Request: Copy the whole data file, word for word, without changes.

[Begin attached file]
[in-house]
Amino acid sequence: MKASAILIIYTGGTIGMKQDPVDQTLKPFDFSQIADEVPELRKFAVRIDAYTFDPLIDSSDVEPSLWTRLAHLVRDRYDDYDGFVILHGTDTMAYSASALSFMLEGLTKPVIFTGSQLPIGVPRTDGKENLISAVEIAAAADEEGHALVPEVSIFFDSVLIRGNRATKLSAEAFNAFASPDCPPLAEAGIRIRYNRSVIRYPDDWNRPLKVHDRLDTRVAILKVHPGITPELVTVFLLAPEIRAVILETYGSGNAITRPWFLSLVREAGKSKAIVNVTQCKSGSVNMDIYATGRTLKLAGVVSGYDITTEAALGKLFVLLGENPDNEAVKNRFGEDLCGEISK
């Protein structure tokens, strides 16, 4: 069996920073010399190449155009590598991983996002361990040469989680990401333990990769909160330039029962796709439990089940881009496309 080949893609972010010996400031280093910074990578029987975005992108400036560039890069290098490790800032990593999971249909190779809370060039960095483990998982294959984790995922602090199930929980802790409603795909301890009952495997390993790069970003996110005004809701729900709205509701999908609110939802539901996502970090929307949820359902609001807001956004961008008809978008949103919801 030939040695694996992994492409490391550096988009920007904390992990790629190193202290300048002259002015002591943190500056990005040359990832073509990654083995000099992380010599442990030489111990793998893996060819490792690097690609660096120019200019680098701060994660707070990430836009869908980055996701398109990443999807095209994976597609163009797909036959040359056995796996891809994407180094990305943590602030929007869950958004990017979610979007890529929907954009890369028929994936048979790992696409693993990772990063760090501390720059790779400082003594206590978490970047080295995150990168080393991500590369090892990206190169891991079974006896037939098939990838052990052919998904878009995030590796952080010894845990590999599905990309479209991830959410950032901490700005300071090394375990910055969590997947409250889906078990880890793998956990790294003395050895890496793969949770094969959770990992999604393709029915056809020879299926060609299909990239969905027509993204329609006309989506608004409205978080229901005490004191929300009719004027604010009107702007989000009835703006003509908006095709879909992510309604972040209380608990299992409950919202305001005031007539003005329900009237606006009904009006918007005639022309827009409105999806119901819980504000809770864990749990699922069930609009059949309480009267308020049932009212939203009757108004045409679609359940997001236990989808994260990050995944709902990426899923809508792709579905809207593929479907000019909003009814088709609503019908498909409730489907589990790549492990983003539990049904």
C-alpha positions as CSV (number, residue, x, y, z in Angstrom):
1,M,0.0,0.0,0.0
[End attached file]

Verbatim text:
[in-house]
Amino acid sequence: MKASAILIIYTGGTIGMKQDPVDQTLKPFDFSQIADEVPELRKFAVRIDAYTFDPLIDSSDVEPSLWTRLAHLVRDRYDDYDGFVILHGTDTMAYSASALSFMLEGLTKPVIFTGSQLPIGVPRTDGKENLISAVEIAAAADEEGHALVPEVSIFFDSVLIRGNRATKLSAEAFNAFASPDCPPLAEAGIRIRYNRSVIRYPDDWNRPLKVHDRLDTRVAILKVHPGITPELVTVFLLAPEIRAVILETYGSGNAITRPWFLSLVREAGKSKAIVNVTQCKSGSVNMDIYATGRTLKLAGVVSGYDITTEAALGKLFVLLGENPDNEAVKNRFGEDLCGEISK
């Protein structure tokens, strides 16, 4: 069996920073010399190449155009590598991983996002361990040469989680990401333990990769909160330039029962796709439990089940881009496309 080949893609972010010996400031280093910074990578029987975005992108400036560039890069290098490790800032990593999971249909190779809370060039960095483990998982294959984790995922602090199930929980802790409603795909301890009952495997390993790069970003996110005004809701729900709205509701999908609110939802539901996502970090929307949820359902609001807001956004961008008809978008949103919801 030939040695694996992994492409490391550096988009920007904390992990790629190193202290300048002259002015002591943190500056990005040359990832073509990654083995000099992380010599442990030489111990793998893996060819490792690097690609660096120019200019680098701060994660707070990430836009869908980055996701398109990443999807095209994976597609163009797909036959040359056995796996891809994407180094990305943590602030929007869950958004990017979610979007890529929907954009890369028929994936048979790992696409693993990772990063760090501390720059790779400082003594206590978490970047080295995150990168080393991500590369090892990206190169891991079974006896037939098939990838052990052919998904878009995030590796952080010894845990590999599905990309479209991830959410950032901490700005300071090394375990910055969590997947409250889906078990880890793998956990790294003395050895890496793969949770094969959770990992999604393709029915056809020879299926060609299909990239969905027509993204329609006309989506608004409205978080229901005490004191929300009719004027604010009107702007989000009835703006003509908006095709879909992510309604972040209380608990299992409950919202305001005031007539003005329900009237606006009904009006918007005639022309827009409105999806119901819980504000809770864990749990699922069930609009059949309480009267308020049932009212939203009757108004045409679609359940997001236990989808994260990050995944709902990426899923809508792709579905809207593929479907000019909003009814088709609503019908498909409730489907589990790549492990983003539990049904």
C-alpha positions as CSV (number, residue, x, y, z in Angstrom):
1,M,0.0,0.0,0.0